Polycystic Ovarian Disease (PCOD) is a condition that is characterized by an imbalance of hormones, especially the female sex hormones. These include the following:
- Changes in levels of oestrogen and progesterone, the female hormones that aid the release of eggs from ovaries.
- Raised levels of testosterone (androgen), a male hormone present in small amounts in women.
- Raised levels of luteinising hormone (LH), which stimulates ovulation.
- Increased levels of prolactin (in some women), a hormone that stimulates production of milk from the breast glands during pregnancy.
It is not exactly clear how and why changes in hormone levels occur in PCOD, but the disorder seems to run in families and can be passed down from mother’s or father’s side.
Genetics is thought to play a role in increasing a person’s risk to PCOD.
A healthcare provider will ask women suspected to be suffering from PCOD to undergo tests to check their hormone levels. The tests conducted check for levels of oestrogen, follicle stimulating hormone (FSH), LH, testosterone and 17-ketosteroids.
Effect of hormonal imbalance in PCOD
Hormones regulate important functions and processes in the body; their alterations of normal levels in the body result in further problems in the body, depending on the part of the body they influenced.
#1 Reproductive problems:
Hormonal imbalances linked to PCOD lead to changes in menstrual cycle, ovarian cysts, and various pregnancy related issues.
- Infertility – This results when ovaries fail to release an egg every month and ovulation does not take place. The increased levels of male sex hormones (androgens) disrupt the functioning of the female sex hormone called FSH, in the ovaries. FSH stimulates the development of ovarian follicles, which release an egg every month. In presence of high levels of testosterone, the activity of FSH is inhibited, making it difficult for ovaries to release an egg.
- Male-like characteristics – Extra facial hair, hair on chest, belly and nipples; decreased breast size, enlargement of clitoris, male-pattern baldness; skin changes like acne or skin darkening around armpits, groin, breasts and neck.
- Increased miscarriages – The exact cause for PCOD-linked miscarriages is unknown but is thought to be due to high insulin levels (another PCOD effect), quality of egg or problems in egg implantation to the uterus wall.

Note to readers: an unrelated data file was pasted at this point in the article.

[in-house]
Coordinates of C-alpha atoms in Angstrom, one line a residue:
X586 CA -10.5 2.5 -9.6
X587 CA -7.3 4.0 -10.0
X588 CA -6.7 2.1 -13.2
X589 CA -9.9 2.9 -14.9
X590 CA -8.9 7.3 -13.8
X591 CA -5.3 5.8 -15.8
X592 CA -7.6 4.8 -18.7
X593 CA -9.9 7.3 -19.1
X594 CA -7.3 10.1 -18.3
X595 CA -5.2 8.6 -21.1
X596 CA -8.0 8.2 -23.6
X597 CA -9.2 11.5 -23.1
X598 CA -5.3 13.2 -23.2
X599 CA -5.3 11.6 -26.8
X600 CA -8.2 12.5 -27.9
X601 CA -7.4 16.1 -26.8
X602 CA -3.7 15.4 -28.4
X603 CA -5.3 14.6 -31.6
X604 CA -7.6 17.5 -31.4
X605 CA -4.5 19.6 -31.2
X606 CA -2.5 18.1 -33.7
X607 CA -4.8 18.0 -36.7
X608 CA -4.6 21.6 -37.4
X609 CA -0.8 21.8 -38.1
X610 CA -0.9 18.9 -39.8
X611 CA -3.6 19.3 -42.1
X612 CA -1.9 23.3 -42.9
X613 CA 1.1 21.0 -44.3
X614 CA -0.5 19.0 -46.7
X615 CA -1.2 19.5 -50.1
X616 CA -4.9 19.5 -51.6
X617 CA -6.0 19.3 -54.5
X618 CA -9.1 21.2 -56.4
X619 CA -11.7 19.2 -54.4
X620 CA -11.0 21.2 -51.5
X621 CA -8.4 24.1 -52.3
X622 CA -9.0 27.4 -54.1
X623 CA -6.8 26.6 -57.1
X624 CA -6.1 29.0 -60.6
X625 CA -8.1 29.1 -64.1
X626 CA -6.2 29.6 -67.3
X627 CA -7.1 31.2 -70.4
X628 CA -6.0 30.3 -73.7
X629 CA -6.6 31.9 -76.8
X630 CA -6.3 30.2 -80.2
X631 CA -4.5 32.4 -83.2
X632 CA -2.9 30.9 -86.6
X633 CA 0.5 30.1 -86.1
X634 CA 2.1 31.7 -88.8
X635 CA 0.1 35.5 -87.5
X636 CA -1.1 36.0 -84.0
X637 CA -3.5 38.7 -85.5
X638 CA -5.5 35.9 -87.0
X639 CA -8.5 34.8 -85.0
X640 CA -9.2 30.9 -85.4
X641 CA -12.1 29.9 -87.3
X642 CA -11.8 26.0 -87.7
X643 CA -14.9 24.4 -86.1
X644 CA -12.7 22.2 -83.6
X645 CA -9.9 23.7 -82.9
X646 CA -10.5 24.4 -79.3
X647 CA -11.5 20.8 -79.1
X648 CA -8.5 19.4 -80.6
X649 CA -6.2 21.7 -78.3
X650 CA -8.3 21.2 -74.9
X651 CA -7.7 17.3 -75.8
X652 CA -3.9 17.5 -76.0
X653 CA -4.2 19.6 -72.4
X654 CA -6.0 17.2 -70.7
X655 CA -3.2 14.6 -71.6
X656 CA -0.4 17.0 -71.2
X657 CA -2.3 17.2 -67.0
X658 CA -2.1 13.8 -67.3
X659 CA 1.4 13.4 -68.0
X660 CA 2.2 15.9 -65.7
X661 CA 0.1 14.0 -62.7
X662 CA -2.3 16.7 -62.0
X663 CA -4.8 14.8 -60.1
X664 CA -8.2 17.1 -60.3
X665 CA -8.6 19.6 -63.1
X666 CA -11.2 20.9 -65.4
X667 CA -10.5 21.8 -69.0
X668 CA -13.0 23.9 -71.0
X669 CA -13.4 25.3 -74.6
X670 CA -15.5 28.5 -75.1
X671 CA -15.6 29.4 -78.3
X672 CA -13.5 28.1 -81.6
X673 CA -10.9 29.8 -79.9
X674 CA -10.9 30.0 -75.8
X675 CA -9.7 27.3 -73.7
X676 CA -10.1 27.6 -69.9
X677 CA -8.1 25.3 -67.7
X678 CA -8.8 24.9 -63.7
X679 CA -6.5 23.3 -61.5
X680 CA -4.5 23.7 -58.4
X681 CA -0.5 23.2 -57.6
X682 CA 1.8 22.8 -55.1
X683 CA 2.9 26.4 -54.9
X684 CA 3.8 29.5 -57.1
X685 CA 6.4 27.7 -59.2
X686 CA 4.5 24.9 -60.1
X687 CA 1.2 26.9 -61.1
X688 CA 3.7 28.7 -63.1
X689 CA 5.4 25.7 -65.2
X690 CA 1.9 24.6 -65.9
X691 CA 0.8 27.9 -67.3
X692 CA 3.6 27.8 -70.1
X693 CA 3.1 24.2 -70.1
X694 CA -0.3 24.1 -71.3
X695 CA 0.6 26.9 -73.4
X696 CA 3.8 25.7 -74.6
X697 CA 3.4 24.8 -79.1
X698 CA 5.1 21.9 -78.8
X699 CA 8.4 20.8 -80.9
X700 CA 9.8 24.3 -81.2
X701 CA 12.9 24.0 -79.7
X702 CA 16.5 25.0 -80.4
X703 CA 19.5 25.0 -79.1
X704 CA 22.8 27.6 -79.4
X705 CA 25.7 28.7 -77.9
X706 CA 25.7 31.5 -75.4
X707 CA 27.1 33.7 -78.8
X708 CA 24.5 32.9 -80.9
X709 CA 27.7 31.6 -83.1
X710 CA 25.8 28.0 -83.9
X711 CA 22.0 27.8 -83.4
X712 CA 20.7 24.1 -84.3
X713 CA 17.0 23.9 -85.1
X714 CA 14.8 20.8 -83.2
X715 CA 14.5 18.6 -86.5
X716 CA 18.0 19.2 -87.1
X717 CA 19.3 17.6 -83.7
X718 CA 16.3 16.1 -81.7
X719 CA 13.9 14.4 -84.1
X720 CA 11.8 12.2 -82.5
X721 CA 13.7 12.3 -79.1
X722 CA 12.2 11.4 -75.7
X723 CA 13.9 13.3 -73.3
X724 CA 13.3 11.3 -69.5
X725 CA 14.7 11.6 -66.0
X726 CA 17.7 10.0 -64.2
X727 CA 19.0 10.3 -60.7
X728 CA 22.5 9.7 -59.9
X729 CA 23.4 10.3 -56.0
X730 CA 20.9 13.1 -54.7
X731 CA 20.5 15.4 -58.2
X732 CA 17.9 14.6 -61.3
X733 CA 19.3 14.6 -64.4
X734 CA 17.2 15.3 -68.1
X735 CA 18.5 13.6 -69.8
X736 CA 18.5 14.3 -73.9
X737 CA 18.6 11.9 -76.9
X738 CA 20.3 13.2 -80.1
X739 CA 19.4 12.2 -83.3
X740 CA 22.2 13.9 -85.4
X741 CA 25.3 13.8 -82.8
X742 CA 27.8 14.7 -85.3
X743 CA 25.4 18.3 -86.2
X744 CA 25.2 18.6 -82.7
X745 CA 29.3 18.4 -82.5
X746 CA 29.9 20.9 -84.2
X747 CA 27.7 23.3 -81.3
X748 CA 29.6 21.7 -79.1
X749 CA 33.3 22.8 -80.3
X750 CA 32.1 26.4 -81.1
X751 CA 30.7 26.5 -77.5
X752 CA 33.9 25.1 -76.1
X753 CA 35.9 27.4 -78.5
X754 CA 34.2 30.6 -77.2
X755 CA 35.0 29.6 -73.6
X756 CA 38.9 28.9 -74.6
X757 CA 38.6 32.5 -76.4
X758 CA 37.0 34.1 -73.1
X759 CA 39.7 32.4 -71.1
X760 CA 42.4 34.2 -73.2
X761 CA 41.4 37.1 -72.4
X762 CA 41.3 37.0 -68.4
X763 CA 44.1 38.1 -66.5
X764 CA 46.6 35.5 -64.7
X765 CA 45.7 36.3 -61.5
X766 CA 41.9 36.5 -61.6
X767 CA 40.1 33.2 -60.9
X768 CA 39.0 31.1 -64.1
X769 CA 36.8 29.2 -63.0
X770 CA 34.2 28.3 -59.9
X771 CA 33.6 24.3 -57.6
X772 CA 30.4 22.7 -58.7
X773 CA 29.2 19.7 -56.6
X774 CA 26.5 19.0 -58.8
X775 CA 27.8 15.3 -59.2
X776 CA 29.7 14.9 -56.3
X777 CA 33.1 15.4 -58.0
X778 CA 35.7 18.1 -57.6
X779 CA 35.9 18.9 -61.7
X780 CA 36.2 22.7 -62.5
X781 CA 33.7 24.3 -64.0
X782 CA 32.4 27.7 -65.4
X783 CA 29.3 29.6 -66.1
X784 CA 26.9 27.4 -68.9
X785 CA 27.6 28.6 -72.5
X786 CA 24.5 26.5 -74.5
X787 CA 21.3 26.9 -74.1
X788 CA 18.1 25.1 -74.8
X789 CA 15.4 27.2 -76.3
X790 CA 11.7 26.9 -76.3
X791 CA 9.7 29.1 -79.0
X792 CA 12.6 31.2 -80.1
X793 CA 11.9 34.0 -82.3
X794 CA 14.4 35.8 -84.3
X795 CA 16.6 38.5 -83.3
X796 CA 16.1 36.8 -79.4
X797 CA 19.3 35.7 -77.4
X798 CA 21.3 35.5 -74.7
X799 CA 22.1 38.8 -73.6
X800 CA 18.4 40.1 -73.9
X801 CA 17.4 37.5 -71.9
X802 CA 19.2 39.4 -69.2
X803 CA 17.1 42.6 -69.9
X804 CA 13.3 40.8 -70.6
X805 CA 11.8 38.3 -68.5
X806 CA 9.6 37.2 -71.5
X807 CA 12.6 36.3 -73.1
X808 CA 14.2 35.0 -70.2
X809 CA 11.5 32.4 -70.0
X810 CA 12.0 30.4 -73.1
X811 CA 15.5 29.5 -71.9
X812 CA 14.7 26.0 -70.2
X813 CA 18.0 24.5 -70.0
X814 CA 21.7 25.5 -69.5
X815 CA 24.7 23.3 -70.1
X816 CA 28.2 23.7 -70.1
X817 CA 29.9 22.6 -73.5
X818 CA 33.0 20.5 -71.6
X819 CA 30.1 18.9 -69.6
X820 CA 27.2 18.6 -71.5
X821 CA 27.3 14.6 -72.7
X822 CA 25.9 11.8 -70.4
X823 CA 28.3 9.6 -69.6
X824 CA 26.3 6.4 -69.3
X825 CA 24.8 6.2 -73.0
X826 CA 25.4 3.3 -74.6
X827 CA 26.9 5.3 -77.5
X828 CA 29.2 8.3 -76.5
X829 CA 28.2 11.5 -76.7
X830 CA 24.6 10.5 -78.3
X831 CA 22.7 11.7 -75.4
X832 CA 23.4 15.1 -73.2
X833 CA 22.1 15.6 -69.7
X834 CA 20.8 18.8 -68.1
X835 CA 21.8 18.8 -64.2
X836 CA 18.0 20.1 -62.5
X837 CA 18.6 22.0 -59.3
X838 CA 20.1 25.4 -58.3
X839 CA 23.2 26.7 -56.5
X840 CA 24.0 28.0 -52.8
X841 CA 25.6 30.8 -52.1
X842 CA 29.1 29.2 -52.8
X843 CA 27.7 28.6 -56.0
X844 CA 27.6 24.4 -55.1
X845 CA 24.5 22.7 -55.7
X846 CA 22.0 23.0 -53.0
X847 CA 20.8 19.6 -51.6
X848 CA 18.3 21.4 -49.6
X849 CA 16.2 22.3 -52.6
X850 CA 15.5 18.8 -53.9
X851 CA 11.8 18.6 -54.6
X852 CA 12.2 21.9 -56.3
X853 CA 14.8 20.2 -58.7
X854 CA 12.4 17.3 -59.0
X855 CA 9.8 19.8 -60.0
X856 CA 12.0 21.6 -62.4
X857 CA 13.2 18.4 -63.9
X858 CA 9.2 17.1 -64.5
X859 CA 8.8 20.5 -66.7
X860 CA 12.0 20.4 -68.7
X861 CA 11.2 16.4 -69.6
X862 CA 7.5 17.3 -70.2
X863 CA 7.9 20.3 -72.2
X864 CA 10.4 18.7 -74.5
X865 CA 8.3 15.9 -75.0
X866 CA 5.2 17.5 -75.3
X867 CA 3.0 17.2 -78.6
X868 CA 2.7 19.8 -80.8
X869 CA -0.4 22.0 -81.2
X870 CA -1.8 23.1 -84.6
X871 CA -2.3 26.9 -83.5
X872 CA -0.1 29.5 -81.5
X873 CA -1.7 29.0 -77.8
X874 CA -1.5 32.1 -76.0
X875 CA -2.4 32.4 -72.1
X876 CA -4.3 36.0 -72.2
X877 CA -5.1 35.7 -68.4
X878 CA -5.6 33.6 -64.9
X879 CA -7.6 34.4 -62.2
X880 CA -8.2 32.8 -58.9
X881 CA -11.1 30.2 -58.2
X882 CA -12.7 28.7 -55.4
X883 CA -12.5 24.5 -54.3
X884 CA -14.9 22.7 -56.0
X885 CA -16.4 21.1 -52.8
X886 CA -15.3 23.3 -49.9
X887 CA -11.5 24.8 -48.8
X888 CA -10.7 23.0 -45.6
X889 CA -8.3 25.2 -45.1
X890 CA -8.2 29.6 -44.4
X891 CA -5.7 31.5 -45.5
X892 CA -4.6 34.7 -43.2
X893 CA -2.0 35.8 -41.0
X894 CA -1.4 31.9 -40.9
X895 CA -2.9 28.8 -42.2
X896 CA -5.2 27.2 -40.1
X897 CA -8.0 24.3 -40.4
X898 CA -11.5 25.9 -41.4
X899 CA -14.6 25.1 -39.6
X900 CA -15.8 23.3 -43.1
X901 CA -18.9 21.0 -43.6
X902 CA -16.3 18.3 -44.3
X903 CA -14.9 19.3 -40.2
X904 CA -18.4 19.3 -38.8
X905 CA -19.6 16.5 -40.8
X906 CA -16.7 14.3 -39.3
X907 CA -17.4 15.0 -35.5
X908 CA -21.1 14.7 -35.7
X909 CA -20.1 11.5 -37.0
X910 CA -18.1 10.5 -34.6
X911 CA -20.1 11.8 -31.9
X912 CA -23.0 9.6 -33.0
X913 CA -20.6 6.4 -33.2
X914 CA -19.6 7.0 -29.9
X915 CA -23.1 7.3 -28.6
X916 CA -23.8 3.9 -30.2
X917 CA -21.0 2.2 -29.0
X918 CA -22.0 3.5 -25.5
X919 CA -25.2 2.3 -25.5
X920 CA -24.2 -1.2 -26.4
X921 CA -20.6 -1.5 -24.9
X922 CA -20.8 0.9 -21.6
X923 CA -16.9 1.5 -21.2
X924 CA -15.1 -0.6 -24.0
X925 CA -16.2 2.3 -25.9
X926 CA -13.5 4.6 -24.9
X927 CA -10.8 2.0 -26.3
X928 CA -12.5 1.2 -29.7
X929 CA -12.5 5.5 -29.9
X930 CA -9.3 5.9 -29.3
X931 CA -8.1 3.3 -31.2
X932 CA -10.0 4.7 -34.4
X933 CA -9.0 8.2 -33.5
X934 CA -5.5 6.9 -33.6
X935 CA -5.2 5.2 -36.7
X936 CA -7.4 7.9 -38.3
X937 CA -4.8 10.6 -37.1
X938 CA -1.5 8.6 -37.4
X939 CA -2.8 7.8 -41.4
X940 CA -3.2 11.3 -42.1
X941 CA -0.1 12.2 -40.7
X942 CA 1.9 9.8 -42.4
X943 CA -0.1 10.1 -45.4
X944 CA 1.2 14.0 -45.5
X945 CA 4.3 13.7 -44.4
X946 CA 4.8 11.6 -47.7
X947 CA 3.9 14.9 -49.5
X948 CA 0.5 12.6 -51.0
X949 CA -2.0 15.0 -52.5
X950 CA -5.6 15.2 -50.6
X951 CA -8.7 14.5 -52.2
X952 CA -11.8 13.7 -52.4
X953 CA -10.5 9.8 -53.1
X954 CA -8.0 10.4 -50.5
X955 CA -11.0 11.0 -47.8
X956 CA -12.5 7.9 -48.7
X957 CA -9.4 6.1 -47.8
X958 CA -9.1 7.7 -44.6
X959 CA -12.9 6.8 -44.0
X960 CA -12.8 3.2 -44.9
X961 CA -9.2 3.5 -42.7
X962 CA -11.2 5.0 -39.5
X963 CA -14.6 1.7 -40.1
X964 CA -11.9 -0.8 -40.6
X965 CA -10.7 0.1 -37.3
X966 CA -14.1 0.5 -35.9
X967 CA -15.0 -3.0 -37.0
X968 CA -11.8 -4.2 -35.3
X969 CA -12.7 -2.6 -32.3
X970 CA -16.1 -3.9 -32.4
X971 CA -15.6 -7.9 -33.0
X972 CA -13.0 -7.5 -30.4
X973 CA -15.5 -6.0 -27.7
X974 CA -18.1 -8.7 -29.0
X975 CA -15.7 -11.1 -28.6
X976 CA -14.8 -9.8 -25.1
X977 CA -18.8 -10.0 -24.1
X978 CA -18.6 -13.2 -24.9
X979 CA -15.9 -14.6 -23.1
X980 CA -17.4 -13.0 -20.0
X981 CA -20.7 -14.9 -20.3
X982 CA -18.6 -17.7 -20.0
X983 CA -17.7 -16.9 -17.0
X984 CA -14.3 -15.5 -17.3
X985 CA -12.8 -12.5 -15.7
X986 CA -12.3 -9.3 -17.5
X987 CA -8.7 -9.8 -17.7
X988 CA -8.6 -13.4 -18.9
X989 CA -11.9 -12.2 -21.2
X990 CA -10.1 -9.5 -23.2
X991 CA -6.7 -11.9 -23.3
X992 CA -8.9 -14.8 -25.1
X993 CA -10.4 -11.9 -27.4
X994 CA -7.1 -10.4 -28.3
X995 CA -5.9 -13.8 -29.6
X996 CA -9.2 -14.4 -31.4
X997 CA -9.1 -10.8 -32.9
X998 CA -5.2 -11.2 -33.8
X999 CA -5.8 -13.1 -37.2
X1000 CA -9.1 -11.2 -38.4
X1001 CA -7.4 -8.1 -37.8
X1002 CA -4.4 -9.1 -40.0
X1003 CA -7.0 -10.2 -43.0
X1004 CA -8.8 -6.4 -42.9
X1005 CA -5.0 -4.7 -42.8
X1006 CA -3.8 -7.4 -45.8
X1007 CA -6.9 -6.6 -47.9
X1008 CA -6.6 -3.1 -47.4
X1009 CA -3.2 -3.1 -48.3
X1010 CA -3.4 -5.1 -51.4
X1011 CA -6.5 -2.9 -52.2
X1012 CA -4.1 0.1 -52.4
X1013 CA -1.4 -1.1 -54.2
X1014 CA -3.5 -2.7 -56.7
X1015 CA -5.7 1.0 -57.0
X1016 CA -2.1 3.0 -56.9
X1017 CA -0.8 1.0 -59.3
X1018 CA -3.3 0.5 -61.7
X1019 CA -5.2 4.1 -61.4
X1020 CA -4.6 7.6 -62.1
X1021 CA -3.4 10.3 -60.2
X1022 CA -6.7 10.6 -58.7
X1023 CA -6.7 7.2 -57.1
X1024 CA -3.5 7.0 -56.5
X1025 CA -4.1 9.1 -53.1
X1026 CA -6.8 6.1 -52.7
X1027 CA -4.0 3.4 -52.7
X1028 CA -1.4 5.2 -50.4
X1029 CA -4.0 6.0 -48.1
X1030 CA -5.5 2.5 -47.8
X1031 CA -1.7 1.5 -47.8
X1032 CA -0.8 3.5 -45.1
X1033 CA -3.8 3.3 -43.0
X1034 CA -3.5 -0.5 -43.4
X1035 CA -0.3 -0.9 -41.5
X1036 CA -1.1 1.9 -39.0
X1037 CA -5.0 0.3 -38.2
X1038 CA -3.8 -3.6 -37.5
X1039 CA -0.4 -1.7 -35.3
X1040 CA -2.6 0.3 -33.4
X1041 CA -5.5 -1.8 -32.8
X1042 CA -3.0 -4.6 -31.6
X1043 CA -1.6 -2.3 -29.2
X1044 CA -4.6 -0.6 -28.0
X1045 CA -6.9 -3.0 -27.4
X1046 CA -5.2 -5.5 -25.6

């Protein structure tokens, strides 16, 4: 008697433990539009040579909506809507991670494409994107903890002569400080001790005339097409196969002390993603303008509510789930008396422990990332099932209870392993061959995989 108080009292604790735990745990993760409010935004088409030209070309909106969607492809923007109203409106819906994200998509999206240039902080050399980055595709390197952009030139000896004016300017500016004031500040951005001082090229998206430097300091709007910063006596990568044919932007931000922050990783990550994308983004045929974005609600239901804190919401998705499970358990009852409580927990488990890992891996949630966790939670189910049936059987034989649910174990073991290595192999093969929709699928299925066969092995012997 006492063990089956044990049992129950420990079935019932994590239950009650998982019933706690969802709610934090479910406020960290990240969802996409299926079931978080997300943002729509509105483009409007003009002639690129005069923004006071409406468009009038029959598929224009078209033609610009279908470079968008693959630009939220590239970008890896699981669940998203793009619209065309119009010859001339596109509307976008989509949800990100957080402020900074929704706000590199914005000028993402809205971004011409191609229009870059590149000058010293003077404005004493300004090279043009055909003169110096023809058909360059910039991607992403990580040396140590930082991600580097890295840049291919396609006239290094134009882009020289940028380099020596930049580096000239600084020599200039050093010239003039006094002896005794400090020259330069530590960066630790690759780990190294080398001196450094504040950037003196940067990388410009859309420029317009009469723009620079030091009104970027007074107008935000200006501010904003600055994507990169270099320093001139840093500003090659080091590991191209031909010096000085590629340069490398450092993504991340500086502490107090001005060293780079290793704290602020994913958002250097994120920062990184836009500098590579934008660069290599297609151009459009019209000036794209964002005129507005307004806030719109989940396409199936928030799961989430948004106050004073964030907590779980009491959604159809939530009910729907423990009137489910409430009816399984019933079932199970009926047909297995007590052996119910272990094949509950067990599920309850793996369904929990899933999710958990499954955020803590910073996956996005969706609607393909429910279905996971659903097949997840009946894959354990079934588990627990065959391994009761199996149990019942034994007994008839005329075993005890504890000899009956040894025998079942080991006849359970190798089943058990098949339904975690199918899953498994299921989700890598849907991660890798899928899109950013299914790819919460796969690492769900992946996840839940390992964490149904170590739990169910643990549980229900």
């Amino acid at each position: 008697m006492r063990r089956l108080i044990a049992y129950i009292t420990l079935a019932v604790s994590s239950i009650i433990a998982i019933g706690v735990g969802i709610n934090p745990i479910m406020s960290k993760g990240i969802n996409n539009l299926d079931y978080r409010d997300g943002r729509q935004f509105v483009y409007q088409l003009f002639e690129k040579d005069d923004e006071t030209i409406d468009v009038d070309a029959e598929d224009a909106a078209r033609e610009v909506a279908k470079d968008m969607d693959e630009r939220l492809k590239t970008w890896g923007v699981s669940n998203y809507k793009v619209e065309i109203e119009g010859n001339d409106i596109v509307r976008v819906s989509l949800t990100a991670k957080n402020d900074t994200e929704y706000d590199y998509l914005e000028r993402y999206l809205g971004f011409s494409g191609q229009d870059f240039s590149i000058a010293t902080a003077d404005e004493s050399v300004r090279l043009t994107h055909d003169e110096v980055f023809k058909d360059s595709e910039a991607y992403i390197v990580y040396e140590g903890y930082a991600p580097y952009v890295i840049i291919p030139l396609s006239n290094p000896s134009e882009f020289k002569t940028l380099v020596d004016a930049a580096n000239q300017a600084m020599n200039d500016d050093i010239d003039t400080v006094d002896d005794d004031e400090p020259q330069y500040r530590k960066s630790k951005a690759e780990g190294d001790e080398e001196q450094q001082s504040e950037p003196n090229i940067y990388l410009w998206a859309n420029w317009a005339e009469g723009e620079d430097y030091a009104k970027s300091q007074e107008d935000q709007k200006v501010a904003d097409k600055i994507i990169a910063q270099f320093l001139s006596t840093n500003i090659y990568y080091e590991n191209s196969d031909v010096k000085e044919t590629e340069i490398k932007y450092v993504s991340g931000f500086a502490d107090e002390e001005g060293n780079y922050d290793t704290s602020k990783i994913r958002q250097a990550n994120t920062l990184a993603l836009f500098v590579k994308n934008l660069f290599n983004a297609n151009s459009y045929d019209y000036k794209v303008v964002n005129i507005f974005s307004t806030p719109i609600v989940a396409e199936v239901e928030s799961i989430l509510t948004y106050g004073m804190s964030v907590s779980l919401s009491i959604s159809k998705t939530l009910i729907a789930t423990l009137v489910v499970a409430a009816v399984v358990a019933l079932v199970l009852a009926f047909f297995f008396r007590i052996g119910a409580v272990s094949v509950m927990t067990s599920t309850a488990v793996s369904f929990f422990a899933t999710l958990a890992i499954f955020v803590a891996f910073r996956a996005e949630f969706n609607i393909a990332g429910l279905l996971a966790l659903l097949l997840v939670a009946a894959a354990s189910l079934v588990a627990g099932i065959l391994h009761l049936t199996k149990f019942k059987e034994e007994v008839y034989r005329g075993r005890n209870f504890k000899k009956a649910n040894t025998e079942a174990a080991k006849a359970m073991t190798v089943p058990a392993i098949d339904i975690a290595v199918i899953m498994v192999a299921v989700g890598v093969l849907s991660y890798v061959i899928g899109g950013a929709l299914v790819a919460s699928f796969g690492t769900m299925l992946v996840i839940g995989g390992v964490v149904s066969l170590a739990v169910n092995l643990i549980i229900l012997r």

- Risk to gestational diabetes – This occurs more frequently in women with PCOD than those who ovulate regularly.
- Increased blood pressure during pregnancy
- Premature baby, smaller or larger baby
- Endometrial hyperplasia (pre-cancer of the uterine lining) – This occurs to due irregular menstrual cycles that lead to build-up of uterine lining.
- Increased risk of endometrial (uterine) cancer
#2 Insulin and sugar metabolism problems
Women with PCOD have shown to also have problems with how their bodies utilize insulin, a condition known as insulin resistance. The body becomes resistant to insulin, making it produce more insulin to have the same effect as normal dose. High levels of insulin in the body cause the ovaries to produce testosterone in excess, which interferes with the development of ovarian follicles (sacs in which eggs develop). Insulin resistance, therefore, prevents normal ovulation.
Insulin resistance also leads to weight gain, which worsens PCOD symptoms as excess body fat drive insulin production.
#3 Blood circulation and heart problems
Insulin resistance linked to PCOD can also create heart and blood vessel issues like clogging of arteries (atherosclerosis), high blood pressure, high cholesterol, coronary heart disease and heart attack and even stroke.
#4 Breathing and sleep issues
PCOD has been linked to an increased risk of breathing issues while sleeping, a disorder known as obstructive sleep apnoea, which may be a result of obesity and insulin resistance.
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